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Syllabus: Children’s Literature and the Self

Course title: “Children’s Literature and the Self: From Fairy Tales to Science Fiction” 

Instructor: Katarzyna Jerzak, Lecturer,
Department of Comparative Thought and Literature 

Course description 

This course isn’t what you expect. It is not easy. It is not even fun. We will tackle painful topics: orphanhood, loneliness, jealousy, death. We will also deal with parenthood, childhood, justice, and love. We will investigate the special connection between children and animals. Many iconic children’s literature characters are outsiders. All along we will consider how children’s literature reflects and shapes ideas of selfhood, from archetypal to post-humanistic ones. 

Selected readings

  • Kaytek the Wizard, Janusz Korczak 
  • Moomin: The Complete Tove Jansson Comic Strip: Volume Two, Tove Jansson 
  • The Summer Book, Tove Jansson 
  • Pippi Longstocking, Astrid Lindgren 
  • The Little Prince, Antoine de Saint-Exupéry 
  • Platero and I, Juan Ramón Jiménez 
  • Peter Pan in Kensington Gardens/ Peter and Wendy, J. M. Barrie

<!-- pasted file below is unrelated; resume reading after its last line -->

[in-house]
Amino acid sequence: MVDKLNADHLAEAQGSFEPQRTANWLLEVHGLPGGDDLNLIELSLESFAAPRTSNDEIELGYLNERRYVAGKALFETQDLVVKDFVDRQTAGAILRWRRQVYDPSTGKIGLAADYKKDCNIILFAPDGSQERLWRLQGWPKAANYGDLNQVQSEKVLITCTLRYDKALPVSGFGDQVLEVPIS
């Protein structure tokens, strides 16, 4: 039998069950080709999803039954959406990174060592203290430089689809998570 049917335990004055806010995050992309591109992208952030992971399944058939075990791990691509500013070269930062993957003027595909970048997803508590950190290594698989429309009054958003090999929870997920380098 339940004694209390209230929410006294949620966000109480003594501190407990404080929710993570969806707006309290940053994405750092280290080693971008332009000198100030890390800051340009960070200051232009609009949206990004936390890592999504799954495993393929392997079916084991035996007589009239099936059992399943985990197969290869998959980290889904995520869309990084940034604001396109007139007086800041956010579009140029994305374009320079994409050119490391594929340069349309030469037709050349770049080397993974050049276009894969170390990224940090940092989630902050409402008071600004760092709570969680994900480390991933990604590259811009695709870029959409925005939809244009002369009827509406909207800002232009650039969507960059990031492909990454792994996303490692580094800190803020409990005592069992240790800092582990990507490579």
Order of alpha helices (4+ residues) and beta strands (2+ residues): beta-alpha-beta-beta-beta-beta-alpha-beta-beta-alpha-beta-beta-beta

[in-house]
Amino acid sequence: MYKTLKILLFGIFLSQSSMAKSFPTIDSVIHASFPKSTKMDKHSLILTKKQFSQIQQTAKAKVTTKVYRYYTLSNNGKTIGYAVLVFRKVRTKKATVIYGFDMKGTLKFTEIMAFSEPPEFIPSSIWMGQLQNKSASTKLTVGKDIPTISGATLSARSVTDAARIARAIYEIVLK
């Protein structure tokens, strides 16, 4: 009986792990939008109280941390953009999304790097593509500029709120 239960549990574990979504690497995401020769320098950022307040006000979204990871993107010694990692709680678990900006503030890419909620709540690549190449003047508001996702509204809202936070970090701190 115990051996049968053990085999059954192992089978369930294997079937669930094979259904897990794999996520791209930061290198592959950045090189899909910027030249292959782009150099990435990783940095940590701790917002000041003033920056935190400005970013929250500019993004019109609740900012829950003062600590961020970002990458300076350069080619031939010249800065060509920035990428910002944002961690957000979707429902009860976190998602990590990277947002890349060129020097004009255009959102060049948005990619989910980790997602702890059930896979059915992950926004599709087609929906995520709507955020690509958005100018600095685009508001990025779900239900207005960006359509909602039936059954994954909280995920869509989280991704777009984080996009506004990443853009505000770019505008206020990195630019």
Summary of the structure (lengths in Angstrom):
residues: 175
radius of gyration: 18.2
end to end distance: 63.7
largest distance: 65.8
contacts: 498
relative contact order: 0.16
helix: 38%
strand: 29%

• Classic Fairy Tales, Norton Critical Editions 
  • Ghetto Diary, Janusz Korczak 
  • Mortal Engines, Stanislaw Lem 

Course Requirements

Each student gives an informal oral presentation on one of the texts, and writes a comparative final paper or a work of children’s fiction—a fairy tale, short story, series of poems, or musical composition. 

Insights on the class

“The premise of the course is that children’s literature is the opposite of what many deem it to be; i.e., facile. Children are deep thinkers and demanding readers so the best kind of books for them are also excellent—and often challenging—reading for adults. The prerequisite is to have been a child.” 
Katarzyna Jerzak
Course instructor


“I love this class because fiction for children is often so much freer than fiction for adults. Authors like Janusz Korczak write fiction for children that in many ways is better than fiction for adults as it is fast paced and ponders questions adult fiction often takes for granted.”
Jeremy Mandelbaum Giles
Class of 2024

“It’s a deeply emotional class since I get to reconnect with themes and ideas brought up from childhood that we get to remember in the present. I’m interested in the structure of children’s novels and fairy tales and literature that inspired how we think and write today. Every time I do a reading or come to class, I feel like I’m reconnecting with a part of myself. The class makes me think a lot about my personal identity and writing identity, and how I can take pieces of what I read and apply them to my own work and my own life.” 
Natalie Wang
Class of 2026

“It’s not simply children’s stories; you have to understand the stories in a deeper way. This class helps me to understand when things happen in real life.”
Yangwei Xu
Peabody graduate student